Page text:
In 1986, the United Nations awarded the Nansen Medal for "the sustained contribution made by the People of Canada to the cause of refugees" and further for the "remarkable achievement of individuals, families, voluntary agencies, community and religious organizations, as well as federal, provincial and municipal authorities in helping refugees to integrate successfully into Canadian society and regain human dignity."


It was the first time the medal was awarded to a people, not to an individual or organization. It is significant that the "showpieces" of Canadian refugee policy over the last decades have almost always been the result of public pressure and lobbying for a more humane and generous response to refugee crises.

Safe Haven provides a look at one form of refugee assistance: that of refugee resettlement.


The Safe Haven Exhibition
excerpt from speech made at the Safe Haven launch: November 12, 1993, by Paul Robert Magosci, Director & CEO of the Multicultural History Society of Ontario

This exhibition is the first public result of a new partnership established about a year ago between the Multicultural History Society of Ontario, an institution dedicated to the study of all the people who live in our country, and the Royal Ontario Museum, part of whose mandate is to study all aspects of this land called Canada.

We are very pleased that this partnership has gotten off to an excellent start. It would not have happened had it not been for the foresight of the ROM's director, Dr John McNeill; our resident curator, Elizabeth McLuhan; and most especially, Elizabeth Samuel, or Liza, as we all fondly know her, whose generosity made possible the physical space that houses this and future exhibits. In many ways, tonight marks the inauguration of an exercise that shows just what two public institutions-in this case, the MHSO and the ROM-can do when they pool their intellectual and financial resources. I should say human resources as well, since I think you, as I am, must be impressed with the genuine charm and efficiency of the ROM's staff, from the moment they greeted us at the entrance until we reached this rotunda.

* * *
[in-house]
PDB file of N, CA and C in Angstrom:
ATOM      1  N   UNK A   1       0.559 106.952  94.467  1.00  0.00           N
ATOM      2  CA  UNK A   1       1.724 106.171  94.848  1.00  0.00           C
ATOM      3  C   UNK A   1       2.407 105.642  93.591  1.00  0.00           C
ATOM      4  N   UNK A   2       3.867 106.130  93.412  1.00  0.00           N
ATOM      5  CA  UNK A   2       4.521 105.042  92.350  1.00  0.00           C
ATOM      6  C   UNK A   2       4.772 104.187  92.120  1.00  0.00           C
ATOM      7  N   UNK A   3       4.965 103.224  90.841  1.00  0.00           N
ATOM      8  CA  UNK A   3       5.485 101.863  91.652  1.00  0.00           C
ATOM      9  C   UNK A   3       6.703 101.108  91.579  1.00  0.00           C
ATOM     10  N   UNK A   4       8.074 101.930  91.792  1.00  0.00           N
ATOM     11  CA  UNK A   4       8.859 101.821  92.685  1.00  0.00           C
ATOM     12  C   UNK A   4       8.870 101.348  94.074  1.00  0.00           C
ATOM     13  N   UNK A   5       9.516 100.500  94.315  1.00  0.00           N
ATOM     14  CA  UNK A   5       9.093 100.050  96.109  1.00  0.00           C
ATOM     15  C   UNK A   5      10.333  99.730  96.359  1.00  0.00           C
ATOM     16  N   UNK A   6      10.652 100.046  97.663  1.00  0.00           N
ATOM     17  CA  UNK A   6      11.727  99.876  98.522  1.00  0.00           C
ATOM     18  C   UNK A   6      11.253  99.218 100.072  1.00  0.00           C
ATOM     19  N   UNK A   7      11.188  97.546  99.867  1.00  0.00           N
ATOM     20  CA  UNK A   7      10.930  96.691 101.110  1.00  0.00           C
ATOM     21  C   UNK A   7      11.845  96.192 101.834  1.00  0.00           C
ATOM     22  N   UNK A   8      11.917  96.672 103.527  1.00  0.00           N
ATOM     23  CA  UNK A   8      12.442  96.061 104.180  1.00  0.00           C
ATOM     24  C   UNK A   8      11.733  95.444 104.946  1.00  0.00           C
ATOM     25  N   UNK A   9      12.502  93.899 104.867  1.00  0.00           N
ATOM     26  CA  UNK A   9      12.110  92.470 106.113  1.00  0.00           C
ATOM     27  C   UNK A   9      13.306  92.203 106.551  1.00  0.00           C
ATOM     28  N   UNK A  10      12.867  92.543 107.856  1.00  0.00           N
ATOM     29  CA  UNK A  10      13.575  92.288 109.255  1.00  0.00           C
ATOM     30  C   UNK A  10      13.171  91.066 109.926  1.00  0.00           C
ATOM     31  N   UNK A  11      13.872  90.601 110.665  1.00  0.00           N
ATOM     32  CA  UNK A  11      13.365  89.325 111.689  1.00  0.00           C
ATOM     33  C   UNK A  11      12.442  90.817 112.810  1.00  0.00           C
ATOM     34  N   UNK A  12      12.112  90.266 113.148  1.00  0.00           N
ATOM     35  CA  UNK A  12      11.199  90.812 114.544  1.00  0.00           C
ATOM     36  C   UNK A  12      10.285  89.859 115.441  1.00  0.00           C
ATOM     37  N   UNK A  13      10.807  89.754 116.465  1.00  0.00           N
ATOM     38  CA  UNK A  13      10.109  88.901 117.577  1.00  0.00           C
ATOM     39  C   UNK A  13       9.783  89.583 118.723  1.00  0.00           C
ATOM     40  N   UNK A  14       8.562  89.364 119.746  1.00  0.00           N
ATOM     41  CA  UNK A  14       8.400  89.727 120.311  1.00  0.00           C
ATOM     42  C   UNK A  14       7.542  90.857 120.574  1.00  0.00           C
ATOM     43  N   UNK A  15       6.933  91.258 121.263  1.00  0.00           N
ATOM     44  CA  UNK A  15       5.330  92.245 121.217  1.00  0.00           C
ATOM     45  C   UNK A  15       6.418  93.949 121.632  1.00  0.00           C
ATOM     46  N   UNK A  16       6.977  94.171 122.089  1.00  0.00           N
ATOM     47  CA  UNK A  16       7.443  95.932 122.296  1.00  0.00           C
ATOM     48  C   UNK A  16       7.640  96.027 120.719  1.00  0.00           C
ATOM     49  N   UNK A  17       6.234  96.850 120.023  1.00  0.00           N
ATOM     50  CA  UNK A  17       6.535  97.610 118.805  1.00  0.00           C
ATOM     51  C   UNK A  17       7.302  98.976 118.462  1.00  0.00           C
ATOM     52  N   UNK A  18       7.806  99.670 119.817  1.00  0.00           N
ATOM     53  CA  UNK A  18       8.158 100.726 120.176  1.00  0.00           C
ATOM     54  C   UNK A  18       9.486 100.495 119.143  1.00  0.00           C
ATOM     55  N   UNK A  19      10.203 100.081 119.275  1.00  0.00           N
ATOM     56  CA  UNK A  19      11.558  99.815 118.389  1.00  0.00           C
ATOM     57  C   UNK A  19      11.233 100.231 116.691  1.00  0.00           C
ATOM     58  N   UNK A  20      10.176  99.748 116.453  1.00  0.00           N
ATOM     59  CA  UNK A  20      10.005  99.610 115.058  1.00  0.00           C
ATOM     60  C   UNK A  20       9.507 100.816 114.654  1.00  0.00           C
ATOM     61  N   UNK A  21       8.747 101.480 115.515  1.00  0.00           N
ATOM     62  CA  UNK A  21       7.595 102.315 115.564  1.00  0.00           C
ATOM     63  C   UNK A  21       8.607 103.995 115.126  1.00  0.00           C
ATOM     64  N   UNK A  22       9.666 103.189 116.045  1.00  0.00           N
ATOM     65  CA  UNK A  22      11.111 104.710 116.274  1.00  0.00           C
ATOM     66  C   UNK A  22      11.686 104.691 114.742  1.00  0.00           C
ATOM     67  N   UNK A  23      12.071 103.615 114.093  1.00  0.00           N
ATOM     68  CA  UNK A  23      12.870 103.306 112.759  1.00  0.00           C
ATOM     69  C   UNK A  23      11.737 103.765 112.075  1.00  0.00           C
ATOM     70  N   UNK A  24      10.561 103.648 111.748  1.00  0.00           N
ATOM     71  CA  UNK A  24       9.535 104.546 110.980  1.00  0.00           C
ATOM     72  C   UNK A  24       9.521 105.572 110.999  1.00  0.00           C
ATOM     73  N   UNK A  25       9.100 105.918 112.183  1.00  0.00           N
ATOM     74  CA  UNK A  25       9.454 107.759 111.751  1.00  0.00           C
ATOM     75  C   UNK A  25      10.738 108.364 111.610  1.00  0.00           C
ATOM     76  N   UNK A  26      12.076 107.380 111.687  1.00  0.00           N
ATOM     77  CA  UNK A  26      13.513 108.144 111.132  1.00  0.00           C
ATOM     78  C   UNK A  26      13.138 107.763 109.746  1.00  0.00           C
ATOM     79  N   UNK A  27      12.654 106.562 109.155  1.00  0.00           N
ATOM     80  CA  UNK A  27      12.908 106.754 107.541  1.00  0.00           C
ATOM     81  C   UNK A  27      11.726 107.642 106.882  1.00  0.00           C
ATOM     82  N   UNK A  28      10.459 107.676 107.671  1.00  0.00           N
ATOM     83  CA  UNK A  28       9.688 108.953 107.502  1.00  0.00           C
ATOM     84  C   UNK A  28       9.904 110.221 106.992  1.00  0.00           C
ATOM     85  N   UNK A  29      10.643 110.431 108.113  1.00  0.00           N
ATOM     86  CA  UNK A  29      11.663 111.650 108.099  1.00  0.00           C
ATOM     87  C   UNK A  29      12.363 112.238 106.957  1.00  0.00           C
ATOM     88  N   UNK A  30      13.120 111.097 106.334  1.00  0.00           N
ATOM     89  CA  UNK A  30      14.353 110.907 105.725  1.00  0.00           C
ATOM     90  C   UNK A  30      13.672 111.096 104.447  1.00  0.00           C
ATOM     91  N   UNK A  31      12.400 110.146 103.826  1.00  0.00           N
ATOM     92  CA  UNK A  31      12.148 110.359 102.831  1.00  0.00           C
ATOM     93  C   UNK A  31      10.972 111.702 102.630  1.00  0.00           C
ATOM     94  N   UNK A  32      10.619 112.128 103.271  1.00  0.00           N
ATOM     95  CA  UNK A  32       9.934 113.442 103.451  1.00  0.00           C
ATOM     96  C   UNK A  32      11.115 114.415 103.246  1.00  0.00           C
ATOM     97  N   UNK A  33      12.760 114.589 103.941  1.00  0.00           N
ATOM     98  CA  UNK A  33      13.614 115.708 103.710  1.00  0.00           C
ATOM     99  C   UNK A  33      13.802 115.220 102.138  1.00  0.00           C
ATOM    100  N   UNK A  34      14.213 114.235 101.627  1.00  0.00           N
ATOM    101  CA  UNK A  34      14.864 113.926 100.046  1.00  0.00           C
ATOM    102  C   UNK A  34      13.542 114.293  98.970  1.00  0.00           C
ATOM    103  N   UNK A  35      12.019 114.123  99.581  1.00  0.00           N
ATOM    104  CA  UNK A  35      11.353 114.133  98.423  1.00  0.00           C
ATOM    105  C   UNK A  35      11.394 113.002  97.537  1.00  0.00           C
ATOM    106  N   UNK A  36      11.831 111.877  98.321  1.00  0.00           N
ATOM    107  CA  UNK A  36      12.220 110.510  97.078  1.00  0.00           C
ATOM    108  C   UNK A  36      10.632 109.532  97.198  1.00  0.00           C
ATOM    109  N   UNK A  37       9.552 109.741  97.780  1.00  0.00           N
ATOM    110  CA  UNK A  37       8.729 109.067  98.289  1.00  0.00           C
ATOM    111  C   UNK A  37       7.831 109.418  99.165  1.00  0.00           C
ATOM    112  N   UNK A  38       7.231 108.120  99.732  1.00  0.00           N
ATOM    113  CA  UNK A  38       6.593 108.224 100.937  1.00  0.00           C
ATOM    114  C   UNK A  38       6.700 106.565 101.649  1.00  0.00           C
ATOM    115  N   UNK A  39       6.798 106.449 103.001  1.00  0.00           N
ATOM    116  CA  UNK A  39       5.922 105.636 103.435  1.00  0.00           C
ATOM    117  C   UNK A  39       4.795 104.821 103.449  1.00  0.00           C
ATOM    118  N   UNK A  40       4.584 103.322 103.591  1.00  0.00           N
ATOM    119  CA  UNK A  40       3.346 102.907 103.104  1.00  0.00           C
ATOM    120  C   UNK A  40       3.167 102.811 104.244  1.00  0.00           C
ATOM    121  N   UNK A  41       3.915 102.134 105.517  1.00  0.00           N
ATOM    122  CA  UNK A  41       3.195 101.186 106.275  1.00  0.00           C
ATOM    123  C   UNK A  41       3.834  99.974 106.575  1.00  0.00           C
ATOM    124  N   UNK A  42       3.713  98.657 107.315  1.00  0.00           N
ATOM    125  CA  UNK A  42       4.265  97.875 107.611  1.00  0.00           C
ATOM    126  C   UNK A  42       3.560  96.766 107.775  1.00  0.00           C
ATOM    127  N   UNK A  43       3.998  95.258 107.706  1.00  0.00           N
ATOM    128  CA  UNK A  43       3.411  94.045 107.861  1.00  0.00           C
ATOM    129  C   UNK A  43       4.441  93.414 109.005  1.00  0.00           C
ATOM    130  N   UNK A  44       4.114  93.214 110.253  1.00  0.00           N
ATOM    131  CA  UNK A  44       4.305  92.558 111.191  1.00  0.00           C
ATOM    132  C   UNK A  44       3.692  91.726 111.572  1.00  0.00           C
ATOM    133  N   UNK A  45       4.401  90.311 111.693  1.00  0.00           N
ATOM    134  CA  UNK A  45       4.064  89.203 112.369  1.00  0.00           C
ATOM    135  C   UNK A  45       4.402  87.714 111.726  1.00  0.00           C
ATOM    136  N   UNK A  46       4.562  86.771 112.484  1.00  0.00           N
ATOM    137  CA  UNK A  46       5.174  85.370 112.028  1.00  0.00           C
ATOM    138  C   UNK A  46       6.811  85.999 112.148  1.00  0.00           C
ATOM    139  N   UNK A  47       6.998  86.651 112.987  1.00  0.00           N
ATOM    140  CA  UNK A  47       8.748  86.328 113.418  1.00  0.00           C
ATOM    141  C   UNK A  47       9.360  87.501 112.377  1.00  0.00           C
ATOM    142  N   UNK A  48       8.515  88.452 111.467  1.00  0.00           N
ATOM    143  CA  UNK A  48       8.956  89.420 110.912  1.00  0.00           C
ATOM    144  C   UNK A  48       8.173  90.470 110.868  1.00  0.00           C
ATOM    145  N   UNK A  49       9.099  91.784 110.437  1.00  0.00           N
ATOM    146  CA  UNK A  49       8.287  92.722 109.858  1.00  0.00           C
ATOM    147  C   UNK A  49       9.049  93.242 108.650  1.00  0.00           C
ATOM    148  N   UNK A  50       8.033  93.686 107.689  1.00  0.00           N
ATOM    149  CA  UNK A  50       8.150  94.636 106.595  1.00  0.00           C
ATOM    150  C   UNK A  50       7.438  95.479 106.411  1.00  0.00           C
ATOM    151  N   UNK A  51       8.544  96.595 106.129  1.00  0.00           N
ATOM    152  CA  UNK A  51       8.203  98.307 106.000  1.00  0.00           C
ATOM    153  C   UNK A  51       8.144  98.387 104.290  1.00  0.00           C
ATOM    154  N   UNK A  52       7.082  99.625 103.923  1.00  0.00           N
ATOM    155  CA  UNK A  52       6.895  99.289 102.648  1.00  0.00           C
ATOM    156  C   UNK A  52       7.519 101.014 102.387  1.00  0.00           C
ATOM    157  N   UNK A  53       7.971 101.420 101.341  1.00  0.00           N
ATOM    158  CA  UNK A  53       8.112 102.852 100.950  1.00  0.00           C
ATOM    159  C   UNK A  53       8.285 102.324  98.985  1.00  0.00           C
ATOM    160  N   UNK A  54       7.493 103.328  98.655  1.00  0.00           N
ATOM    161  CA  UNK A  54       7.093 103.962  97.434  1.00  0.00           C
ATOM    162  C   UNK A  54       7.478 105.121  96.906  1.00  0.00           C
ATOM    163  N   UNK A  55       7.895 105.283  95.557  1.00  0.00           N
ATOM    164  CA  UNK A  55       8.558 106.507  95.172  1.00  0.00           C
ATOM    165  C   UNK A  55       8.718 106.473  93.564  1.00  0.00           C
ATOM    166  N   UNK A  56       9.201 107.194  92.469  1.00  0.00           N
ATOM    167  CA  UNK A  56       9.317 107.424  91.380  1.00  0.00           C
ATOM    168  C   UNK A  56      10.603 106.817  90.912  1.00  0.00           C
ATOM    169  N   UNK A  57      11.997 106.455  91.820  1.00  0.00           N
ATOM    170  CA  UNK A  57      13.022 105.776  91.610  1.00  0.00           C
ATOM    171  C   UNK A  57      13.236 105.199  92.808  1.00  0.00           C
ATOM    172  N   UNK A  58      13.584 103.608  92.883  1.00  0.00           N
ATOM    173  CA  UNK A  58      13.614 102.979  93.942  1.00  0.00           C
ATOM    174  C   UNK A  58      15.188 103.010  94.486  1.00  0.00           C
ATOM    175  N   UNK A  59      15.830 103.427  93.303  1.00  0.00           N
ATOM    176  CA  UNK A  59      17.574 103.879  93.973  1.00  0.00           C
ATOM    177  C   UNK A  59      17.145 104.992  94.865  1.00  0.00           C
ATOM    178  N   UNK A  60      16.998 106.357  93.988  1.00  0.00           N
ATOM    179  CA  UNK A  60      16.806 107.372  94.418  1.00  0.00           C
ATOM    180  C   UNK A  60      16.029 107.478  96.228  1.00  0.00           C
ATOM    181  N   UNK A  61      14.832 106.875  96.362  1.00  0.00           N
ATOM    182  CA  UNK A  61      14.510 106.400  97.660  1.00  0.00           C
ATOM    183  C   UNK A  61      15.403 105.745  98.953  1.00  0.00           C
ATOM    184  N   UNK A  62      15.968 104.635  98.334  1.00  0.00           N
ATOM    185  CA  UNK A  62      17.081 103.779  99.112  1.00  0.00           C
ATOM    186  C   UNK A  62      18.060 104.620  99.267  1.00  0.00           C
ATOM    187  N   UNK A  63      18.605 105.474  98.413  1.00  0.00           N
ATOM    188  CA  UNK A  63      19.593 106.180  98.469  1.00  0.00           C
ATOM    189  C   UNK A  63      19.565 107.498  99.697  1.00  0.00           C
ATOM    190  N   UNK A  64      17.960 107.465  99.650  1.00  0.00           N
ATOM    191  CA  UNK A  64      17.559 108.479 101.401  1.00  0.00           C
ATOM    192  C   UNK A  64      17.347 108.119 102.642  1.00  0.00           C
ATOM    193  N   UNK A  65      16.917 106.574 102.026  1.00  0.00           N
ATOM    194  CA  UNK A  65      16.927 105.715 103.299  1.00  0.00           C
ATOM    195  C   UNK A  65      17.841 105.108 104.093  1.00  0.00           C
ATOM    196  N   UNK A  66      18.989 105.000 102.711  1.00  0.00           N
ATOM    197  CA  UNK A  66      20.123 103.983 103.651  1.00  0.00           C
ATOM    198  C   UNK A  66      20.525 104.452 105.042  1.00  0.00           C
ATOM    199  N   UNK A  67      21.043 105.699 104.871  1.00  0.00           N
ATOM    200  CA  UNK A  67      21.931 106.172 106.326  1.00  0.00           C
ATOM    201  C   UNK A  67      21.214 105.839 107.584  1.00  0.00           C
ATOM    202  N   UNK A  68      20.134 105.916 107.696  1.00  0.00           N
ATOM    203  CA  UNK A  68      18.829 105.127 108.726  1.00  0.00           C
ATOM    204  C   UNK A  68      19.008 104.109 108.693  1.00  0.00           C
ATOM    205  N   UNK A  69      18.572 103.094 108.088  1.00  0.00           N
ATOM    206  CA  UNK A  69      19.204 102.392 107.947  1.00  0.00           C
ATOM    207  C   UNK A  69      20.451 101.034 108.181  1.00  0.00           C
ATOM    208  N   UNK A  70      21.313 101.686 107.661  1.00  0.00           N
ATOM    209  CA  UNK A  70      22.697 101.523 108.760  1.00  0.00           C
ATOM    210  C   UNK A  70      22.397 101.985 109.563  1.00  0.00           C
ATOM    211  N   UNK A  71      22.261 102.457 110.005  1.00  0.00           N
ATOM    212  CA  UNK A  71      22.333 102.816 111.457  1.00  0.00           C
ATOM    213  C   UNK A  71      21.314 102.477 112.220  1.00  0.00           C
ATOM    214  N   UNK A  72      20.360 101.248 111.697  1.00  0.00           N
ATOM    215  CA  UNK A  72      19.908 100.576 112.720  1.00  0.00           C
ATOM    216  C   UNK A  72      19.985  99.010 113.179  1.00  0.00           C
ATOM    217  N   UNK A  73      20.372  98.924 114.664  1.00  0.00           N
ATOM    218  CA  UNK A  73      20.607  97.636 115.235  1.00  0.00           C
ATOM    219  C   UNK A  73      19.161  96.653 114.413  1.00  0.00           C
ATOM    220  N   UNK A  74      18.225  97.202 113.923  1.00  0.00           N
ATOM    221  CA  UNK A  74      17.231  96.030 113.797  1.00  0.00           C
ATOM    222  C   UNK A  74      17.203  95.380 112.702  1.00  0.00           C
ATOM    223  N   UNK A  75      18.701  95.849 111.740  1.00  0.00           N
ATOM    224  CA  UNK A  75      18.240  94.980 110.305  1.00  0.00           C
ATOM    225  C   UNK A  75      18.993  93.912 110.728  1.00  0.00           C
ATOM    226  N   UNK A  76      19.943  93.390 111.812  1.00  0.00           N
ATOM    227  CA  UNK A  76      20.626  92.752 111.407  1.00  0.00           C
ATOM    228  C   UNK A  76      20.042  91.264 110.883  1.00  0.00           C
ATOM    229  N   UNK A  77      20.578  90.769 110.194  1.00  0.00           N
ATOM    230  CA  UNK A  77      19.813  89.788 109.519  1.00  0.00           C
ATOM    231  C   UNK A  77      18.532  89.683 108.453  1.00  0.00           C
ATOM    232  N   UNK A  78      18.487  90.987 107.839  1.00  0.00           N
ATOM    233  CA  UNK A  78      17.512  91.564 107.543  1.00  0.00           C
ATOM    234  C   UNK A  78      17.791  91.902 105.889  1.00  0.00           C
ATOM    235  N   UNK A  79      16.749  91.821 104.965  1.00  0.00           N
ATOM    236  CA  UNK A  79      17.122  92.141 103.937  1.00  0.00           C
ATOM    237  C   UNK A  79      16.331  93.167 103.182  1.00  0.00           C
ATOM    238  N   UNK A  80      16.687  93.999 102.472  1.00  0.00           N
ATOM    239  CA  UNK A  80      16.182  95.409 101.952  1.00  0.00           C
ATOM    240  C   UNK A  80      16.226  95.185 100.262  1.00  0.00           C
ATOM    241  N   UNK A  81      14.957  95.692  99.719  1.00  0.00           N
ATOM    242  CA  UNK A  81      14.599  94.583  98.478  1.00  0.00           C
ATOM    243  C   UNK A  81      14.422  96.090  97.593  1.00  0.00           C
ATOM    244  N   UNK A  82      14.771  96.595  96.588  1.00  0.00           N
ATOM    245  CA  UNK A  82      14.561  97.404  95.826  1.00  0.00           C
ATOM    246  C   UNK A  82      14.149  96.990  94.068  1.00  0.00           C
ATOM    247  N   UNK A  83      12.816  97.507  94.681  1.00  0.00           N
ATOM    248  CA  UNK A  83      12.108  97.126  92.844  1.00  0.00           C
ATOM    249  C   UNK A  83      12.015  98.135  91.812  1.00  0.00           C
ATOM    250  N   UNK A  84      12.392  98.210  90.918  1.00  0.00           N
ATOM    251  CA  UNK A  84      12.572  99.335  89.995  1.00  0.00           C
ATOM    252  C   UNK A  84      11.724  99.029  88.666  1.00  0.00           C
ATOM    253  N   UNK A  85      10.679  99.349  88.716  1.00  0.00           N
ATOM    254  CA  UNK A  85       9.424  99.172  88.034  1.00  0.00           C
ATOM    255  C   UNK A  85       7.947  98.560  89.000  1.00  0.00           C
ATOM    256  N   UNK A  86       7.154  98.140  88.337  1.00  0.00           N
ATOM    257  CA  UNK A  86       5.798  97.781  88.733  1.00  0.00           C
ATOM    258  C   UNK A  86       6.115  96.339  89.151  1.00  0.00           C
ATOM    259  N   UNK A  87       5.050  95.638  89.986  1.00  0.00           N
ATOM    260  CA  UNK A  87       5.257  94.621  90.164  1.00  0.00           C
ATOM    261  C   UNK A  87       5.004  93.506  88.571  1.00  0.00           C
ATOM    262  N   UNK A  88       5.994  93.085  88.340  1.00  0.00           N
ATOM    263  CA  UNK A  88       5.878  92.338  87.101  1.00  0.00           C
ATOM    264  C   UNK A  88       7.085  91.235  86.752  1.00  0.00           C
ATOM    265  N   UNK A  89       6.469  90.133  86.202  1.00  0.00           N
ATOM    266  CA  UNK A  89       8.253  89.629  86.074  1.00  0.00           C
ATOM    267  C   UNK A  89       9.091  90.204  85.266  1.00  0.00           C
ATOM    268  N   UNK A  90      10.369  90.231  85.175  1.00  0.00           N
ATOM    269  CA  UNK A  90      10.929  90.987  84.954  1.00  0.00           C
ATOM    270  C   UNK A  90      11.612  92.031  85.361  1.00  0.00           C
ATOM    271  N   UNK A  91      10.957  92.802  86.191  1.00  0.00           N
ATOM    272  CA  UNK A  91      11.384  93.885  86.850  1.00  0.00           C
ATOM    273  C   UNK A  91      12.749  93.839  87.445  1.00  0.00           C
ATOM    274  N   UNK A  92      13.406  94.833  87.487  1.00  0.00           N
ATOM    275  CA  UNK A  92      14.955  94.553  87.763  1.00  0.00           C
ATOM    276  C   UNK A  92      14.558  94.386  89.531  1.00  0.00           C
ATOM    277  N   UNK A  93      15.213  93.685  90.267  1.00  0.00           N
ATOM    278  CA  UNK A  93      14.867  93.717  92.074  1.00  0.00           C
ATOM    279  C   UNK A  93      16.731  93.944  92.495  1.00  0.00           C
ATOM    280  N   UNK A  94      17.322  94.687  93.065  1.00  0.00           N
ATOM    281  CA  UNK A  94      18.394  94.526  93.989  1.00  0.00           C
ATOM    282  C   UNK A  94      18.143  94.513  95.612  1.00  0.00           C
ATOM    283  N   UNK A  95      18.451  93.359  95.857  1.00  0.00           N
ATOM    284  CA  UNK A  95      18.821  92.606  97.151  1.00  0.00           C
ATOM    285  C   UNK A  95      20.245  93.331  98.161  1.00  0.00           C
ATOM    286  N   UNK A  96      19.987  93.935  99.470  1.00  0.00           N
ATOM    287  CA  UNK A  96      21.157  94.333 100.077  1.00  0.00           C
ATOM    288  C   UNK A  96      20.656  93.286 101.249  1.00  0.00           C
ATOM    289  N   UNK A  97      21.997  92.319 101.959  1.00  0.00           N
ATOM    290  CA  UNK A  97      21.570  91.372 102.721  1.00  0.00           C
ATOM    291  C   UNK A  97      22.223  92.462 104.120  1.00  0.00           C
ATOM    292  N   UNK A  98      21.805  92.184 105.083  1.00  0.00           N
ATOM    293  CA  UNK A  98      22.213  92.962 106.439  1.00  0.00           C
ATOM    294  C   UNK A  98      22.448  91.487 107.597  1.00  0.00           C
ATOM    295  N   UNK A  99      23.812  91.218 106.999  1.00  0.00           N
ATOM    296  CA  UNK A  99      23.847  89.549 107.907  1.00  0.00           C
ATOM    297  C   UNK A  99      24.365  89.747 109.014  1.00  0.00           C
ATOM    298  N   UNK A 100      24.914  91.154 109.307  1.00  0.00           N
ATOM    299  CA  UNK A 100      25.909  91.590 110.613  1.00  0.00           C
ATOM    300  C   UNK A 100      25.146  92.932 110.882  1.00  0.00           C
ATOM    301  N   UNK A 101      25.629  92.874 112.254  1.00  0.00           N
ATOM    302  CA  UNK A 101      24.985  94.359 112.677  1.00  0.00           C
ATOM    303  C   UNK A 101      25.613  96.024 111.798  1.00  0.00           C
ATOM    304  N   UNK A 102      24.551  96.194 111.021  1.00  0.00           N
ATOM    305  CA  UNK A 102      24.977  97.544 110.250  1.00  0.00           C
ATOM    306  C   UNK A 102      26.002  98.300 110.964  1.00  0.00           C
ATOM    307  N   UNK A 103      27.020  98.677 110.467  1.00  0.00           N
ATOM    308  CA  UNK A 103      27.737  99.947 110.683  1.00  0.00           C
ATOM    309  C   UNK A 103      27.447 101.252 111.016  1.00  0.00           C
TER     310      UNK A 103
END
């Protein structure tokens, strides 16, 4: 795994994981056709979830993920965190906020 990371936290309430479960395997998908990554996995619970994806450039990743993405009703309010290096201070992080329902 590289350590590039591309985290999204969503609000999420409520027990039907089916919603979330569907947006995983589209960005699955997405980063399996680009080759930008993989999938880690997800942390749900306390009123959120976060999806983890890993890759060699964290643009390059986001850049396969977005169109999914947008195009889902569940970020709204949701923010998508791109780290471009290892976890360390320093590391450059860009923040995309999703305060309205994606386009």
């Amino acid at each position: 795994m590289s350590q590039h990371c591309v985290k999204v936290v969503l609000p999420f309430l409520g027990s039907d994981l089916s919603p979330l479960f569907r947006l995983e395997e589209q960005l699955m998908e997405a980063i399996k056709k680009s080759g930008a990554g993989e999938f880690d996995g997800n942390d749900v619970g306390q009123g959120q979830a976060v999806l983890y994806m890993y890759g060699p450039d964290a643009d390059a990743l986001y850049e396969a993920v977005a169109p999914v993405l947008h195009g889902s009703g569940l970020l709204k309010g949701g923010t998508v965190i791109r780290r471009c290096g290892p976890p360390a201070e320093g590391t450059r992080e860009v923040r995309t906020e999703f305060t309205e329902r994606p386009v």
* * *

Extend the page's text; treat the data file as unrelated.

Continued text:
But now, let's get to the heart of the matter. What are we here for tonight? To go somewhere on a cold November evening? To fulfil, pro forma, the obligation of responding to an invitation we received? To enjoy some food and company?

I would say we are here tonight because we have a duty. As Canadians, we have a duty to confront some serious issues facing our country. Since World War II, and in particular since the late 1960s, Canada has experienced a period of enormous growth. Part of that growth was demographic. In short, we needed people to inhabit and work this vast land. So we opened our doors and people came. Many came more or less as voluntary immigrants. Others? They came as refugees, forced to flee their homelands because their lives and the lives of their families were endangered. It was not too long before Canada developed a worldwide reputation as a safe haven, epitomized by an act of the United Nations which, as recently as 1986, presented the Nansen Award to the people of Canada for their contribution to "the cause of refugees."